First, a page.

When asked about the pending questions, Sanders said many of them are “redundant” and not questions that she “will be able to answer,” as she believes they are related to localized operational issues. She also said that “finding time to get into [the spreadsheet] again … will be of great importance for me within the next few weeks.” 

A Theogony analysis of the spreadsheet found that 24 out of the 123 questions are redundant or duplicates and four pertain to specific operational issues.

Inside teacher working groups, which are designed as a vehicle for engagement, Matthews says staff perspectives can be brushed aside as well.

“We’ve been on the committees, we’ve put time and effort into them and then the administration has decided not to take our feedback into account,” said Matthews, who has been involved with planning the High School Project for years. 

“It’s almost like you’re starting a relationship; you’re really excited, you’re building it up, you have lots of optimism and hope,” she said. “And then it’s just sort of undercut that, ‘No, we actually don’t care.’ That happens a lot in ACPS, and that’s why a lot of veteran teachers … are a little bit frustrated.”

Matthews said teachers would be more inclined to adapt to change if they were involved in major decisions instead of reliance on outside consulting firms. According to Sanders, a consulting “conglomerate” called Learner-Centered Collaborative was hired in 2023 for the High School Project. Teacher working groups had previously led planning stages of the project, but they were dismantled while the school system navigated more pressing issues like the Covid-19 pandemic. 

“ACPS has a track record of inviting consultants to do things for us,” Matthews said. “These consultants are bringing great ideas, but they don’t know our student population … When it’s time for the implementation, it needs to be done by teachers.”

She also said that when teachers try to share feedback, they can sometimes face backlash.

“There have been some situations where people have spoken out in meetings, and then we’ve heard they were taken into an administrator’s office and lectured to not be so negative,” she said. “[Administration and Central Office personnel] want everybody to fall in line; they don’t really want to hear the criticism.”

Other teachers concurred to varying magnitudes. 

“There’s a culture of fear here,” said Johnston. “If you speak out, you get reprimanded for it.” 

Johnston shared what she said is an example of this from 2021. According to Johnston, an administrator instructed a teacher to discuss their concerns only with upper administration and Central Office staff after that teacher replied-all to a schoolwide email thread to advocate for more transparency regarding conflict and drug use. Duncan told Theogony that he “can’t speak to other people’s experiences in the past” and “can only speak to the culture that I am trying to cultivate here.”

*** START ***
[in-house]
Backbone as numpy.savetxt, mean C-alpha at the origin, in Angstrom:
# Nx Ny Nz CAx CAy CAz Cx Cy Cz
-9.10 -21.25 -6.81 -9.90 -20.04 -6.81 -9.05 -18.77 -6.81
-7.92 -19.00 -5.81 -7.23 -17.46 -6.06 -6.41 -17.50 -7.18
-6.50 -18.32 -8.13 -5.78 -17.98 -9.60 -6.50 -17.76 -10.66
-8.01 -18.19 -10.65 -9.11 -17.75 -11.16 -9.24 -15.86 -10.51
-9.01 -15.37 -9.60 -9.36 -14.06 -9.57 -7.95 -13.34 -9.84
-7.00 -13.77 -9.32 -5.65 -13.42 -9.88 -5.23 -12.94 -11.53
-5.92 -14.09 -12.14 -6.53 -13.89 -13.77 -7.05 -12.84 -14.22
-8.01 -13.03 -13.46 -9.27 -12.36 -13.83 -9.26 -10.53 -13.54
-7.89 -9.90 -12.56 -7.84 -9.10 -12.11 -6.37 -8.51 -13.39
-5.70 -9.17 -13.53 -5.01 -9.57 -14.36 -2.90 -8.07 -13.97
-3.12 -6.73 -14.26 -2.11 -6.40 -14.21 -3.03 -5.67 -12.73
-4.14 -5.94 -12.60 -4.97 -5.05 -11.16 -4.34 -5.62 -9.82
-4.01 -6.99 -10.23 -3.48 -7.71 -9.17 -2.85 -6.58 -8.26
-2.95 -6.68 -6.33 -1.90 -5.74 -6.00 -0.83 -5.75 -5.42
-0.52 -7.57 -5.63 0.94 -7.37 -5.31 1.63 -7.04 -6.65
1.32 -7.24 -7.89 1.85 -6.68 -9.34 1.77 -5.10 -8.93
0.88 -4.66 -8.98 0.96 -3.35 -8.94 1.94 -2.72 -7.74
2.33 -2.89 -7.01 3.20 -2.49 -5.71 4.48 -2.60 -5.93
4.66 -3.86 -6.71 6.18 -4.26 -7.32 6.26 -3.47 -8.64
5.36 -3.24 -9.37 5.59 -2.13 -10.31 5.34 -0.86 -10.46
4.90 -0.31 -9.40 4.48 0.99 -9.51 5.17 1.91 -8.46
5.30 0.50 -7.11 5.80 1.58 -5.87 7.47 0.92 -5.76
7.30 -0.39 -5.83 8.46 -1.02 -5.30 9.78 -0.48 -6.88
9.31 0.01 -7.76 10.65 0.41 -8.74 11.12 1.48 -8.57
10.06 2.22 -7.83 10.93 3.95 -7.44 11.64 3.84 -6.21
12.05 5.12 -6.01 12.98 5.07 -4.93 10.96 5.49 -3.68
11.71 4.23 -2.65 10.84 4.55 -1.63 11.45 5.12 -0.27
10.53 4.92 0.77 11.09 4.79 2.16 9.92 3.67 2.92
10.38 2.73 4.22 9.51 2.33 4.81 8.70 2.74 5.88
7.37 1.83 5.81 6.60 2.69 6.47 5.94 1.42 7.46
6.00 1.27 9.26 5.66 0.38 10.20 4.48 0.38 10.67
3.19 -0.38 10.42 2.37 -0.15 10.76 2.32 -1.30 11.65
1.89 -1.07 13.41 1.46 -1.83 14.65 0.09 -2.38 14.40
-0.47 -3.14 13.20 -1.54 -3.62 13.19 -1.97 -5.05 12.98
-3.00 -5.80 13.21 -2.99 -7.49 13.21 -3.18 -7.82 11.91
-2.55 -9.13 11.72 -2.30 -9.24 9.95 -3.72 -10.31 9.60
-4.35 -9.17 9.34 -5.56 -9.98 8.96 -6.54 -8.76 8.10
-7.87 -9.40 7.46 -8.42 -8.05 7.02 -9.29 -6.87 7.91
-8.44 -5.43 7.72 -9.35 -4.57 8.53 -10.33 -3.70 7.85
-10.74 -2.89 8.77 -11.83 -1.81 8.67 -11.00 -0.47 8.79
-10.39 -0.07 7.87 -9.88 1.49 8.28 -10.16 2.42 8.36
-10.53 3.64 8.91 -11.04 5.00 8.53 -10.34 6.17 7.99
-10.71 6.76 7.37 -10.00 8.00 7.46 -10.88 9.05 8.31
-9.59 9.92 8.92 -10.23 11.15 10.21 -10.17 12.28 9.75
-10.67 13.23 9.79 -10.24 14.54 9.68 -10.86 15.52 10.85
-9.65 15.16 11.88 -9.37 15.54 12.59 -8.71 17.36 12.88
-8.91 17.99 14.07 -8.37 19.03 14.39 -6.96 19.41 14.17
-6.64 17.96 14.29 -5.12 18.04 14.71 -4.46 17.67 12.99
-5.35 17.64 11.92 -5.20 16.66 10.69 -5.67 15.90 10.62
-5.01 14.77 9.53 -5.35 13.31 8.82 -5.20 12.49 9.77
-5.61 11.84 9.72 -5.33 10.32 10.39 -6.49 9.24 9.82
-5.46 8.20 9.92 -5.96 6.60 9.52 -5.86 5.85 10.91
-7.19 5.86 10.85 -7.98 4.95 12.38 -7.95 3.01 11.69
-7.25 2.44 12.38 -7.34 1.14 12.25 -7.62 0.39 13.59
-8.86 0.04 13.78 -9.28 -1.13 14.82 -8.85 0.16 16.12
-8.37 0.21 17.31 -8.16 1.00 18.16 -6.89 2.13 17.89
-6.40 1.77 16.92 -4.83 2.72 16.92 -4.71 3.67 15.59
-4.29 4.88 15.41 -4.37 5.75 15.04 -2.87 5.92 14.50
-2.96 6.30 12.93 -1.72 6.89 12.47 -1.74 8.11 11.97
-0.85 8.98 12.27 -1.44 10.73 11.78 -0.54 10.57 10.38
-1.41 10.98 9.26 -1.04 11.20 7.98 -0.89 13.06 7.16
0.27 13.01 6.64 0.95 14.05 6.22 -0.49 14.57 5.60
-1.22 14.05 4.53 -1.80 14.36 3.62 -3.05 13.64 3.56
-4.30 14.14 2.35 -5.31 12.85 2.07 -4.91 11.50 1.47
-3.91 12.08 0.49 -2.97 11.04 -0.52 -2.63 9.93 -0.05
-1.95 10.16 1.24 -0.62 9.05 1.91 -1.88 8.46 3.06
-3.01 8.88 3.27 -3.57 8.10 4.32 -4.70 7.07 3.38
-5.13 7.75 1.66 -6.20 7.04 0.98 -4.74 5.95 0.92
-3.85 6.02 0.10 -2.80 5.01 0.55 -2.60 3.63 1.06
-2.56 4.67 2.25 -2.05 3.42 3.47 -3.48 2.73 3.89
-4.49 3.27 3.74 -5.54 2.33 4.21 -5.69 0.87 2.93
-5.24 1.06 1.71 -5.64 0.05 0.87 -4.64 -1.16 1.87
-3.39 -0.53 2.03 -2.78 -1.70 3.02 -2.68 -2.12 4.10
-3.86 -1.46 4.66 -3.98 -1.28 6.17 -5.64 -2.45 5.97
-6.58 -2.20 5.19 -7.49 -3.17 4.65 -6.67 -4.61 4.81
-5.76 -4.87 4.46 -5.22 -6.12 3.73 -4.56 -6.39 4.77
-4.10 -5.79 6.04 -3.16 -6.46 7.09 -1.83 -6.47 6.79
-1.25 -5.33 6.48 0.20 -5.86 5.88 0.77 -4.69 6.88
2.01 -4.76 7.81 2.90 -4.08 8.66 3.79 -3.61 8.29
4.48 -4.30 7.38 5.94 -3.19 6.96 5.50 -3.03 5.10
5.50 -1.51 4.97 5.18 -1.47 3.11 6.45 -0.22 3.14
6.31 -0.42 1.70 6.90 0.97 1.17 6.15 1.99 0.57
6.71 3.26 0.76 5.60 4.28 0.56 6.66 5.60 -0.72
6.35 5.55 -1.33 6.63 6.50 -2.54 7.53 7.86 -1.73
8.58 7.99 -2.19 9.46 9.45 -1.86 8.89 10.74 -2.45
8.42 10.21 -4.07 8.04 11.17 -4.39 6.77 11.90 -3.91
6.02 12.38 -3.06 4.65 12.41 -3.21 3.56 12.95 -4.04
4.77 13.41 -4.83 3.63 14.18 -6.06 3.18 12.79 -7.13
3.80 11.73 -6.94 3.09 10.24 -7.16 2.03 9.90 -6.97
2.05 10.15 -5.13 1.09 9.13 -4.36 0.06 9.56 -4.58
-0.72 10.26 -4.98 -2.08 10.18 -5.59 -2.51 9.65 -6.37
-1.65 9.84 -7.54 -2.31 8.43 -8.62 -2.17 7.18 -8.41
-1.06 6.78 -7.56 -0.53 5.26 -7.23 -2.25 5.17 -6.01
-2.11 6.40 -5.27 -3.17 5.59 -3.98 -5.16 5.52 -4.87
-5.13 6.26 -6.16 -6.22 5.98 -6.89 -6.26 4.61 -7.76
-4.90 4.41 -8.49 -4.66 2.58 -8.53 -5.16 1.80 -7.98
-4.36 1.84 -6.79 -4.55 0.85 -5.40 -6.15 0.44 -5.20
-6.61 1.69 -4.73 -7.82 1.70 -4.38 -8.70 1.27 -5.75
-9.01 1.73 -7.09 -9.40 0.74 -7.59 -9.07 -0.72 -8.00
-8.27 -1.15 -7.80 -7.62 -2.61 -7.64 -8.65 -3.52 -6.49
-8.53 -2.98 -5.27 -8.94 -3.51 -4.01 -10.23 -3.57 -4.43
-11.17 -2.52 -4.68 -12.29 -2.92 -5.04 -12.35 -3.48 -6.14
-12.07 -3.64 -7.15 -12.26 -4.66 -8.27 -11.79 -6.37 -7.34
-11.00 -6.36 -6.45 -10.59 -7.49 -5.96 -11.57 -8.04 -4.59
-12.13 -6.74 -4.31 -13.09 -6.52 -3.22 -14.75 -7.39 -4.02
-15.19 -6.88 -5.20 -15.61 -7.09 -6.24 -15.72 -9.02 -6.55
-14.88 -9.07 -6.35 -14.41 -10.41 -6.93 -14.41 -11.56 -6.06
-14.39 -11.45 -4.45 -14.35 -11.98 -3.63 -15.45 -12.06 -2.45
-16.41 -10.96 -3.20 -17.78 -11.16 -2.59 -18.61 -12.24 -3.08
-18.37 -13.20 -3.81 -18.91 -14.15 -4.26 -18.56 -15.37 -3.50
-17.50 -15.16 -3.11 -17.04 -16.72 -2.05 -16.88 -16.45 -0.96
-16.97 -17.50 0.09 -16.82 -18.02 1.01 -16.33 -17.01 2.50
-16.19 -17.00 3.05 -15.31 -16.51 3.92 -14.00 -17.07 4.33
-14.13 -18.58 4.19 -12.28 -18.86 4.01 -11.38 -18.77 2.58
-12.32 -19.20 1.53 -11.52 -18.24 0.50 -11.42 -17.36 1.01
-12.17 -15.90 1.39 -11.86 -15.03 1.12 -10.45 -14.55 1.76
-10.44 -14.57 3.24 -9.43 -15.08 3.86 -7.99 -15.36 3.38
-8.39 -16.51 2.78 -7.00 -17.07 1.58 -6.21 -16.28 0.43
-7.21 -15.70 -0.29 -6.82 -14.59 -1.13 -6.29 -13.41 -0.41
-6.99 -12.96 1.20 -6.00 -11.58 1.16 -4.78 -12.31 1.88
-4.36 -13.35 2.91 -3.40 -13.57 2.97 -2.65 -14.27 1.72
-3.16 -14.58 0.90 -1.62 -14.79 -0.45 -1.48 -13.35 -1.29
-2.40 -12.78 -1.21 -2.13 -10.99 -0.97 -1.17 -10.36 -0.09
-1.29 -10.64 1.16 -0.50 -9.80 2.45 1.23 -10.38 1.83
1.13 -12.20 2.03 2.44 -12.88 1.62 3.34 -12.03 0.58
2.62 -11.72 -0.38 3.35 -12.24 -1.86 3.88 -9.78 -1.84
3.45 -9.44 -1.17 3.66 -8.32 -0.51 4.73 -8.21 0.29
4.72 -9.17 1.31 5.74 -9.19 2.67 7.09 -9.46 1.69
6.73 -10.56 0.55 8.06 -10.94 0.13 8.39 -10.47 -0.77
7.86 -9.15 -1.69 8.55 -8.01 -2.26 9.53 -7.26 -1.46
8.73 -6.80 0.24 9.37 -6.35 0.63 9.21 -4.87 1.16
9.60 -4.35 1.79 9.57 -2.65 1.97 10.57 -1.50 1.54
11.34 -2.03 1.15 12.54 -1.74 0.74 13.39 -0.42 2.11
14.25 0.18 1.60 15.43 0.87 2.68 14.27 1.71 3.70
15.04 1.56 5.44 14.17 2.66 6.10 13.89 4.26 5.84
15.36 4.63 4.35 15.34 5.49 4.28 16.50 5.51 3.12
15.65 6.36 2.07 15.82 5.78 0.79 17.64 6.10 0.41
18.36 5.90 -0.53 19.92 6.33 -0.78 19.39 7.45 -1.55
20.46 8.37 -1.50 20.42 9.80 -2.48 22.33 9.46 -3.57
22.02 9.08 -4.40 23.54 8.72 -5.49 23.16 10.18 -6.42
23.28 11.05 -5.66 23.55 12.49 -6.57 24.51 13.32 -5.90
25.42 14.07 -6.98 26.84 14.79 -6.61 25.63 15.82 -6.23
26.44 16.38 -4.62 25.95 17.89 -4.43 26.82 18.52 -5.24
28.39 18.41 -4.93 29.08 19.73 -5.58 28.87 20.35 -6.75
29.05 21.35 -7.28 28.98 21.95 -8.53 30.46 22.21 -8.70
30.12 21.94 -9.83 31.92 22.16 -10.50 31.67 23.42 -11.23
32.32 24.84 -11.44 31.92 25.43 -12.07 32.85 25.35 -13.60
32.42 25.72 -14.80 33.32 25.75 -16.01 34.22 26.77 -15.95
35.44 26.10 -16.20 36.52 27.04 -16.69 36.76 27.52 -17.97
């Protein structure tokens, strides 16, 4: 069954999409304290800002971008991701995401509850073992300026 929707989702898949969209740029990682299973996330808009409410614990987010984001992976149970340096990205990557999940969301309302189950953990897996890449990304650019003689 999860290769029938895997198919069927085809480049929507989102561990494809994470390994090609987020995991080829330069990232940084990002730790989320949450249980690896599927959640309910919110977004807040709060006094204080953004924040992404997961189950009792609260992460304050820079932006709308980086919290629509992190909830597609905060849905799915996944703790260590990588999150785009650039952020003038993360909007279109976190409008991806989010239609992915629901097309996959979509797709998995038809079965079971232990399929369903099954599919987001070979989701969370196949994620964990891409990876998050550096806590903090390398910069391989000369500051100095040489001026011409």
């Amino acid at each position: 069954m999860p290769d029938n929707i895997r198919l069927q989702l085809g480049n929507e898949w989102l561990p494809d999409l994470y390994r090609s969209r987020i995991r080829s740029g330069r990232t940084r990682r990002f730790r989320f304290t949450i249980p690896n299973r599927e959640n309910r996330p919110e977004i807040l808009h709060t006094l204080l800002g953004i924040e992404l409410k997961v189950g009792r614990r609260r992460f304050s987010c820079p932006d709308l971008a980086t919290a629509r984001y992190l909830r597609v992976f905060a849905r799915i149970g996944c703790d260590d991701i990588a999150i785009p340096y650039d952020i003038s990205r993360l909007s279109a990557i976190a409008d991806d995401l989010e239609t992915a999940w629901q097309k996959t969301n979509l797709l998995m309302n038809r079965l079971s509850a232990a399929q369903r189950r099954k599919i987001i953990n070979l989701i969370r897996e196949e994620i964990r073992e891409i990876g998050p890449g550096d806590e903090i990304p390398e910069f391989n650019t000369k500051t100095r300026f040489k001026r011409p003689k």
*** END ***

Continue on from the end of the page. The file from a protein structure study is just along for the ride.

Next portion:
“You are driving your amazing teachers and administrators away,” Johnston said about the ACHS leadership team. “This is not a system where teachers who truly have a lot of passion for education want to be … How are we supposed to be great educators when we’re worried about X, Y and Z in the back of our heads? It’s all a domino effect.”

“I agree that there is a degree of a culture of fear among staff,” said Reamer. “I don’t think it’s universal, but I think it’s too widespread. It’s more widespread than any other school I’ve ever taught at. Blowing away the entire midlevel administration without cause certainly supports that fear and that way of thinking.”

There is a degree of a culture of fear among staff. I don’t think it’s universal, but I think it’s too widespread.”

— Corrina Reamer, IA Teacher

Kiyak said this phenomenon is relatively new.

“I think that it started about 10 years ago as the communications program at Central Office started to revamp,” she said. “ACPS does its best to protect what’s going on and keep everything very insular … It’s a system that prefers silence and compliance.”

Other teachers think the abnormally large school population — with over 4,500 students across all campuses last year — results in staff feeling isolated by the bureaucracy.

“The school is so big that it’s hard to feel like you can go to someone in administration to talk to them,” said teacher Monica Jackson*. “They’re busy and I understand that, but it makes it difficult to feel comfortable going to someone that you don’t know more personally. I don’t necessarily think it’s fear.”

“This school is a small town; word gets around and people hold grudges,” said Anton. “I don’t think there’s generally a culture of fear, but I can see why people wouldn’t want to talk.”

Payton said he agreed with this analysis.

“There are ways people have of getting back at teachers,” he said. “Administrators can make your life miserable. You could be teaching four different classes; you could be given an insane student caseload; you could be pulled into every Individual Education Plan meeting under the sun as the teacher representative.”